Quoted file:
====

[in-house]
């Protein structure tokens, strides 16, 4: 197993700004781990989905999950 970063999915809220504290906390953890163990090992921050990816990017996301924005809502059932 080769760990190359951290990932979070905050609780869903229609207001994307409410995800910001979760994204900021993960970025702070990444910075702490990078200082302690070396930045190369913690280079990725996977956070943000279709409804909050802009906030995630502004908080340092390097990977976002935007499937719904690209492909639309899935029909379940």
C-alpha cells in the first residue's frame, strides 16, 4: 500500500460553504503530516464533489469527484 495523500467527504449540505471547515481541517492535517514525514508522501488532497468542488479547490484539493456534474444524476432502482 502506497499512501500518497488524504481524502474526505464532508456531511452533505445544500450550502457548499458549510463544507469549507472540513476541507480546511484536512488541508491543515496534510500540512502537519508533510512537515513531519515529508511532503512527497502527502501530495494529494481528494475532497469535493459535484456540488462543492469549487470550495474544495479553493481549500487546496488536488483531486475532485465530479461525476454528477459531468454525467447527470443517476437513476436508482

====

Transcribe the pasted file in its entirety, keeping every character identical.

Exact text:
[in-house]
């Protein structure tokens, strides 16, 4: 197993700004781990989905999950 970063999915809220504290906390953890163990090992921050990816990017996301924005809502059932 080769760990190359951290990932979070905050609780869903229609207001994307409410995800910001979760994204900021993960970025702070990444910075702490990078200082302690070396930045190369913690280079990725996977956070943000279709409804909050802009906030995630502004908080340092390097990977976002935007499937719904690209492909639309899935029909379940």
C-alpha cells in the first residue's frame, strides 16, 4: 500500500460553504503530516464533489469527484 495523500467527504449540505471547515481541517492535517514525514508522501488532497468542488479547490484539493456534474444524476432502482 502506497499512501500518497488524504481524502474526505464532508456531511452533505445544500450550502457548499458549510463544507469549507472540513476541507480546511484536512488541508491543515496534510500540512502537519508533510512537515513531519515529508511532503512527497502527502501530495494529494481528494475532497469535493459535484456540488462543492469549487470550495474544495479553493481549500487546496488536488483531486475532485465530479461525476454528477459531468454525467447527470443517476437513476436508482